In the early 18th century astronomer Edmond Halley determined that the Transit of Venus represented the best opportunity to calculate the distance from the Earth to the Sun… and from there the size of the entire known solar system.
There was just one problem. Venus crosses the Sun (as seen from the Earth) only twice every 125 years or so. Halley made his proposal in 1716, but the next Transit wouldn’t be until 1761.
The Day the World Discovered the Sun traces the adventures of several teams of astronomers that fanned out across the globe to track the next two Transits in 1761 and 1769 in order to better understand our place in the Universe… quite literally.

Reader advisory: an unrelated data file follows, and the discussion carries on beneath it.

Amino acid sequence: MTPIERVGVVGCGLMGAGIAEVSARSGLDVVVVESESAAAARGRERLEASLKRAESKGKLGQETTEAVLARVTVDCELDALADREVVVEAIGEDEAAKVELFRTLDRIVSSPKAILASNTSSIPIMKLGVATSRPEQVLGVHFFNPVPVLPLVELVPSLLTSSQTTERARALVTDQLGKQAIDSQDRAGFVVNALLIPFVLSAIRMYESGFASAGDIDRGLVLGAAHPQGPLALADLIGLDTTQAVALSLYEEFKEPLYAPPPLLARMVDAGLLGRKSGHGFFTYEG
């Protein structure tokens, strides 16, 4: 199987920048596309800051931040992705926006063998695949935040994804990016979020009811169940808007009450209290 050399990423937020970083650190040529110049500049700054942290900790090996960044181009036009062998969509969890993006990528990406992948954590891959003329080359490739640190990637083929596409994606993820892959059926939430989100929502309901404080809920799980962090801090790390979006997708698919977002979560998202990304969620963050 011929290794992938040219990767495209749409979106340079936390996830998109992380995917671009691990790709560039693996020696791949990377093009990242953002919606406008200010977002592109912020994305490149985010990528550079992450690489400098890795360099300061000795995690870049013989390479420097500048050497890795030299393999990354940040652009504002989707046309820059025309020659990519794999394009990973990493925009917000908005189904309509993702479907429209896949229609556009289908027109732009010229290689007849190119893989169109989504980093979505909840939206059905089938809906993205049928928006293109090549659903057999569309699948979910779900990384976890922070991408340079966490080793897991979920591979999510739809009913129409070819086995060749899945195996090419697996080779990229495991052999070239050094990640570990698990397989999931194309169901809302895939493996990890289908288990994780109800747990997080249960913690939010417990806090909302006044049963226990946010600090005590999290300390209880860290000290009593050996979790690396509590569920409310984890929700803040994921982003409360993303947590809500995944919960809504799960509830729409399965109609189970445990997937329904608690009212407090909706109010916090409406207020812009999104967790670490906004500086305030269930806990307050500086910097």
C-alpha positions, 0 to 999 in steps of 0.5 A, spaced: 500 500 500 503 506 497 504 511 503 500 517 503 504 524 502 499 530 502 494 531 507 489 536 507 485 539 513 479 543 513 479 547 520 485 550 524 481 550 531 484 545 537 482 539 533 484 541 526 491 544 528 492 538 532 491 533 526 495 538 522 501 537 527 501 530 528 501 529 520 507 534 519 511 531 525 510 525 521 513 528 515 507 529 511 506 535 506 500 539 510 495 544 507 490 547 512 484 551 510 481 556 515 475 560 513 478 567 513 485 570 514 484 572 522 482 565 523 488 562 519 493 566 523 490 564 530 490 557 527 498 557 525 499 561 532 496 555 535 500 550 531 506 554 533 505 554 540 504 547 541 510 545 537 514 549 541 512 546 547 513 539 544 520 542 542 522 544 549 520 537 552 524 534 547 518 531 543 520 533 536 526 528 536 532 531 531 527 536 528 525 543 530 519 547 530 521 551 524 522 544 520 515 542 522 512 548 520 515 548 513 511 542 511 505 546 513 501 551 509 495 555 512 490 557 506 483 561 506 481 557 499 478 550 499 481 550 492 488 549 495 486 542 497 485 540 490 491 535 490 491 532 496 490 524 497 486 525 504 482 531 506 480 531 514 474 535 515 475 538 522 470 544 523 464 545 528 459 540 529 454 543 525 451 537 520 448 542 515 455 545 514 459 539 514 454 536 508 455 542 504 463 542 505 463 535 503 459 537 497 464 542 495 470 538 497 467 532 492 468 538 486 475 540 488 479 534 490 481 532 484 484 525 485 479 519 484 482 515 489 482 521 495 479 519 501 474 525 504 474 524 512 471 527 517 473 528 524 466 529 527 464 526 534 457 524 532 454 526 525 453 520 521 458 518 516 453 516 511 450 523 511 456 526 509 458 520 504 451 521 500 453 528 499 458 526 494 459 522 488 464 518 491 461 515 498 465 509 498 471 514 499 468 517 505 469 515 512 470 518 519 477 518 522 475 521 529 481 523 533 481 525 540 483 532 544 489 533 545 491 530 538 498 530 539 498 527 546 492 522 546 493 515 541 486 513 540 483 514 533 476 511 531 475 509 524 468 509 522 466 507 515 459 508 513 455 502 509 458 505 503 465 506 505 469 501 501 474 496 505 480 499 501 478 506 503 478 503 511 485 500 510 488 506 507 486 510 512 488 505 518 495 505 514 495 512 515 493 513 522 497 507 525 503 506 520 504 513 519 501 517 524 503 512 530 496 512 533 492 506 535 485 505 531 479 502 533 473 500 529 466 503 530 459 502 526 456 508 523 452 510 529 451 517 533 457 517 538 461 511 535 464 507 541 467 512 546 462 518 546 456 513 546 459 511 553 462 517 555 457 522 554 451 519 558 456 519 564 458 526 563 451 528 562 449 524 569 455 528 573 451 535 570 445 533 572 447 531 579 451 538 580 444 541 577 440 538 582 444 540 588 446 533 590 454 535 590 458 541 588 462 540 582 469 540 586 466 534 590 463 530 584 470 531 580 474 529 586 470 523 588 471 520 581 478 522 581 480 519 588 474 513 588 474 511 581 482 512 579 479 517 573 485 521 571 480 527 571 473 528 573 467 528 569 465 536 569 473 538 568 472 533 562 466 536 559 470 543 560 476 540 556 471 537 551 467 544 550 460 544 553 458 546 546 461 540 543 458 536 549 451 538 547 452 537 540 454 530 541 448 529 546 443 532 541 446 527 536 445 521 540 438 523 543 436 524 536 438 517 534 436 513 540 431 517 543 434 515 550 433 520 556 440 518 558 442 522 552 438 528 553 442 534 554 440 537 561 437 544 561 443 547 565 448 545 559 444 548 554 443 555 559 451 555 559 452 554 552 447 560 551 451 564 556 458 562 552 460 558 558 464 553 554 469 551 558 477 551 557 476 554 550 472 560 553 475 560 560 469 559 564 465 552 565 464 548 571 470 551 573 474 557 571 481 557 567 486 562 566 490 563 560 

But this was at a time when traveling across the oceans was a time-consuming, life-threatening endeavor at the best of times. The heroes of this story had to contend with everything from disease to politics to bad weather… which is a lot more dangerous than it sounds when you’re stuck out at sea or trudging through Siberia. It also has a way of obstructing your view of the sky.
Anderson’s book plays out like an adventure story with bits of math and science thrown in for good measure. But it’s also a bit of a history lesson, describing the world as it stood in the mid and late 18th century regarding travel, medicine, science, and more.
But it’s not a textbook. It’s a light read about the adventures of several teams of explorers… and the results of their explorations. You just happen to learn a bit about astronomy, geography, and the discovery of New Zealand, Australia, and kangaroos along the way.